Hisense launches high-tech TVs with quantum dots, lasers, Alexa
But will it be enough to compete against the LGs, Samsungs and even TCLs of the world?
David KatzmaierEditorial Director -- Personal Tech
David reviews TVs and leads the Personal Tech team at CNET, covering mobile, software, computing, streaming and home entertainment. We provide helpful, expert reviews, advice and videos on what gadget or service to buy and how to get the most out of it.
ExpertiseA 20-year CNET veteran, David has been reviewing TVs since the days of CRT, rear-projection and plasma. Prior to CNET he worked at Sound & Vision magazine and eTown.com. He is known to two people on Twitter as the Cormac McCarthy of consumer electronics.Credentials
Although still awaiting his Oscar for Best Picture Reviewer, David does hold certifications from the Imaging Science Foundation and the National Institutes of Standards and Technology on display calibration and evaluation.
If you've ever read the brand "Hisense," it was probably on the side of an air conditioner or dehumidifier. But the Chinese company makes
, too, and it really wants your attention.
And it's using lasers to get it.
2018 Hisense introduced a full lineup of televisions that run the high-tech gamut, including models with full-array
, quantum dot color technology and compatibility with Alexa voice control. They even have an exclusive World Cup 2018 app, a partnership with Fox, that will offer live streams of the games from different viewing angles.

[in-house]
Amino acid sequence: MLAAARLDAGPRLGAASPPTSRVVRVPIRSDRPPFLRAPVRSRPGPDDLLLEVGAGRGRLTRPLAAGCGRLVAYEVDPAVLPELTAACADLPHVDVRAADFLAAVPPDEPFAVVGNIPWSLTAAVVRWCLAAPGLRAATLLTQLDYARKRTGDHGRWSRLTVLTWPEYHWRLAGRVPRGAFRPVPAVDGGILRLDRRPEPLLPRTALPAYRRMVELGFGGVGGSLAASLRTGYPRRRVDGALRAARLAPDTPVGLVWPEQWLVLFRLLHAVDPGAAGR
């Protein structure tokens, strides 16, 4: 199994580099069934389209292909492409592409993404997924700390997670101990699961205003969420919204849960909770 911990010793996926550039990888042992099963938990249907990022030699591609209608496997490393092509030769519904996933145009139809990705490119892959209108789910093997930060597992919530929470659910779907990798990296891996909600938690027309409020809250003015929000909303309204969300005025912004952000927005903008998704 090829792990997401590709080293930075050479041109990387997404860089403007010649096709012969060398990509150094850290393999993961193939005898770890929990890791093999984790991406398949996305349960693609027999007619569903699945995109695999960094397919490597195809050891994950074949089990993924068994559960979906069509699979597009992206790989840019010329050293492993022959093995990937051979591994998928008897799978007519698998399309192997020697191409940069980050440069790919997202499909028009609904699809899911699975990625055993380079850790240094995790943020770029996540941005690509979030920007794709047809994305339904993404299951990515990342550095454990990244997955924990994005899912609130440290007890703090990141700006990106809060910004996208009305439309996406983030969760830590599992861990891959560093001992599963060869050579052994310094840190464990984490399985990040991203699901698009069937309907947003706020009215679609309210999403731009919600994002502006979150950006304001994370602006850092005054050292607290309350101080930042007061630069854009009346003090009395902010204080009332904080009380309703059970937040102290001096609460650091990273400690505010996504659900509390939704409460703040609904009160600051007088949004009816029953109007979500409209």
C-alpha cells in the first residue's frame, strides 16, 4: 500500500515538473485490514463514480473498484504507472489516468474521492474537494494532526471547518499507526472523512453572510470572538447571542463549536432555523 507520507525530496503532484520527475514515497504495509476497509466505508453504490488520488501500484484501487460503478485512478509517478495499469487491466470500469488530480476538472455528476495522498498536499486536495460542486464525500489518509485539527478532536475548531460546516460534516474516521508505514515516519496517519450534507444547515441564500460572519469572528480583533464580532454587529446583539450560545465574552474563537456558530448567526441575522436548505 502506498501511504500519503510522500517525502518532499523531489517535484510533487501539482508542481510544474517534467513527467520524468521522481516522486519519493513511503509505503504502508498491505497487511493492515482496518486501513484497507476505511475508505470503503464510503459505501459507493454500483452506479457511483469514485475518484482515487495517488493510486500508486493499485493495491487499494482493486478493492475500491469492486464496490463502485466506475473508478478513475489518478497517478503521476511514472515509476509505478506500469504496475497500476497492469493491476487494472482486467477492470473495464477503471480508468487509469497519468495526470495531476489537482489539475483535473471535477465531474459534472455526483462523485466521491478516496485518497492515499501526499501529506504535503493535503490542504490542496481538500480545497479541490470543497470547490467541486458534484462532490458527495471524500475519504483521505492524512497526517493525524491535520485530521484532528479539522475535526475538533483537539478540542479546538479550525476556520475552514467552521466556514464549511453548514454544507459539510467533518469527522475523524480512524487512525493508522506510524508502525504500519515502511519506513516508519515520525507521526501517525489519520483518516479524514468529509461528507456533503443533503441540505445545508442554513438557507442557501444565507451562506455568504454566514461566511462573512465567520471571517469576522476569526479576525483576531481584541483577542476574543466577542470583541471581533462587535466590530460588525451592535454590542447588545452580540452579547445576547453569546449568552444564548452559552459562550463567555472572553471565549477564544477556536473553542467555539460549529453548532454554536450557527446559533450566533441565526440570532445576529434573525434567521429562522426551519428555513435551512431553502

But the TV market is tough to crack, and players like Samsung and LG are more established, while Chinese rival TCL is growing like crazy. For Hisense to make an impression it will have to do something really special (and/or really cheap).
Squarely in the special-but-hardly-cheap category is the company's $10,000 laser TV, which is actually a short-throw projector with an included Screen Innovations 100-inch screen designed to reject ambient light. The projector itself has built-in speakers and Hisense includes a wireless subwoofer, too. The product was actually introduced in late 2017. Here's the rundown of its specs:
4K resolution with a Texas Instruments DLP chip
Laser light engine
Built-in Smart TV with apps
New for 2018 is Hisense's extensive line of actual TVs. All are LCD models with 4K resolution and various degrees of image quality enhancement. Many will be compatible with Alexa, like the 100-inch laser model, and most incorporate either the company's proprietary Smart TV system or
. Hisense didn't yet announce any 2018 Roku TVs, but says it will soon.
Video geeks will get a kick out of the highest-end model, the H10E, a 75-inch set that claims more local dimming backlight zones than any TV in memory: more than 1,000. Local dimming is the best image-quality enhancement for LCD TVs, and more zones generally mean better performance, but that's a pretty extreme number. I'm curious to see what impact it has on real-world image quality.
Here's the rundown. Pricing was not announced, and the sets will be available between March and April for most sizes.